Saturday, October 13, 2012

Another Chima

So, a very long time ago I decided to redo my hanbok skirt as I still wasn't very satisfied with the end result. I ordered the cloth and the accessories and life got in the way. Last week, I finally had a bit of a breather so I decided to finish up the chima so that I can wear it to a a year-end party.

This time I was working with duchess satin ordered from The fabric was a lot heavier than I expected and creased a lot more easily compared to the Korean (poly) satin. The Korean fabric was also stiffer; up till now I haven't found a comparable Western fabric alternative to the particular type of fabric used for hanbok making.

I first started work on the waistband. I used the reverse side of the duchess satin (didn't want it to be shiny).  The fabric presses flat really nicely but this needs to be anchored with topstitch, which I did around the edges of the piece.

Then I cut out two rectangle strips from the same piece of fabric to make the spaghetti straps for a more comfortable experience wearing the chima. Without which, the waistband would have to be tied very tightly in order to prevent it unraveling and the skirt slipping down. I had problems turning over the duchess satin roll when the strap was done--anyone who attempts to sew spaghetti straps will understand the painful process of having to invert a tiny strip of fabric the right side out. I'd gotten a fabric tube-turner to help me with this the last time round, but the duchess satin was too slippery and kept twisting on itself when I tried pulling the fabric through.

In the end, I found this genius of an idea at Crafty Endeavours, which recommends using a hairpin to tug the fabric through. It worked way better than the tube-turner and the various other methods I attempted.

Another problem for me was pressing the strips once they were turned the right side out. It was hard controlling the cloth to get the edges pressed right at the edge of the seam allowance; the satin pressed best with high heat and forcing steam into the fabric,  but that meant that putting your hand anywhere close to the belching steam-machine came with a high chance of getting scalded.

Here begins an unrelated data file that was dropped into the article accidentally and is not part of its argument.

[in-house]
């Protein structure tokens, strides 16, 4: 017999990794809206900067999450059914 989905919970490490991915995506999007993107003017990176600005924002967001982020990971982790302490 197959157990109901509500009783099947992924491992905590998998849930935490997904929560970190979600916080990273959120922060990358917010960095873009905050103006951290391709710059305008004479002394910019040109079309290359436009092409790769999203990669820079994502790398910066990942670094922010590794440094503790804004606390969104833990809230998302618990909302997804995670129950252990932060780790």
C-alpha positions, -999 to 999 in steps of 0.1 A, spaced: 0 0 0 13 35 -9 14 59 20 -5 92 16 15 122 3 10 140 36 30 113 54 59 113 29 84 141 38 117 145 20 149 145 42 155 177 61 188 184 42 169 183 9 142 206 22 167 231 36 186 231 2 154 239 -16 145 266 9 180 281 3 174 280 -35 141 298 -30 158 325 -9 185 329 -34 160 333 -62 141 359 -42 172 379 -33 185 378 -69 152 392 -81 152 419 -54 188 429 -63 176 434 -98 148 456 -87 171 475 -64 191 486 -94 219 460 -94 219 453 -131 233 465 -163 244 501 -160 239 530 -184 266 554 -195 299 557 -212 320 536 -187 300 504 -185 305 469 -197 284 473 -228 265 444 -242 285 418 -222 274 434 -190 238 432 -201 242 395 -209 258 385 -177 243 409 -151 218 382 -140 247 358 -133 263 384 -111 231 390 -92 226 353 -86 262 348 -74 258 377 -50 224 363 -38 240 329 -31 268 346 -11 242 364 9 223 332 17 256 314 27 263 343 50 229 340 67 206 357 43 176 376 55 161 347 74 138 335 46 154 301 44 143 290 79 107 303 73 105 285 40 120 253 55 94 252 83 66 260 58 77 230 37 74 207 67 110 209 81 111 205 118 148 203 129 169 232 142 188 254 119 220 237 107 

I discovered then that if you fold a paper strip exactly the same width as the strip, and stuff in inside the fabric roll, aligning the edges, you can then iron the strips with as much steam and heat as you like, while ensuring that the fabric doesn't roll in on itself during the process. The folds of the paper also help to fill up the fabric roll during the ironing, making the strap stay in shape. 

After the pressing, I top-stitched a fine line across the edge with the seam-allowance to make the strap flat and neat.

Once that was done, I attached the body of the skirt to the waistband. This is the final product (without the spaghetti straps sewn on yet):

I was really amazed by the versatility of the fabric and how it can be manipulated by some pressing and stitchery. The little tips I picked up while working on this will definitely come in handy for future projects!

Next, I will be working on the overlay chima (Sonjjang's black floral burnout fabric + nobang) and the gache wig, once the hair extensions arrive. Can't wait!


  1. did you make 6 panels for this, or you just pleated the cloth to fit the waistband?

  2. It's just 4m of cloth with pleats. I prefer this method to the panels, it makes the skirt more voluminous!

  3. when you cut the skirt out, was it in the shape of half a circle or did you just cut a 4m wide rectangular shape?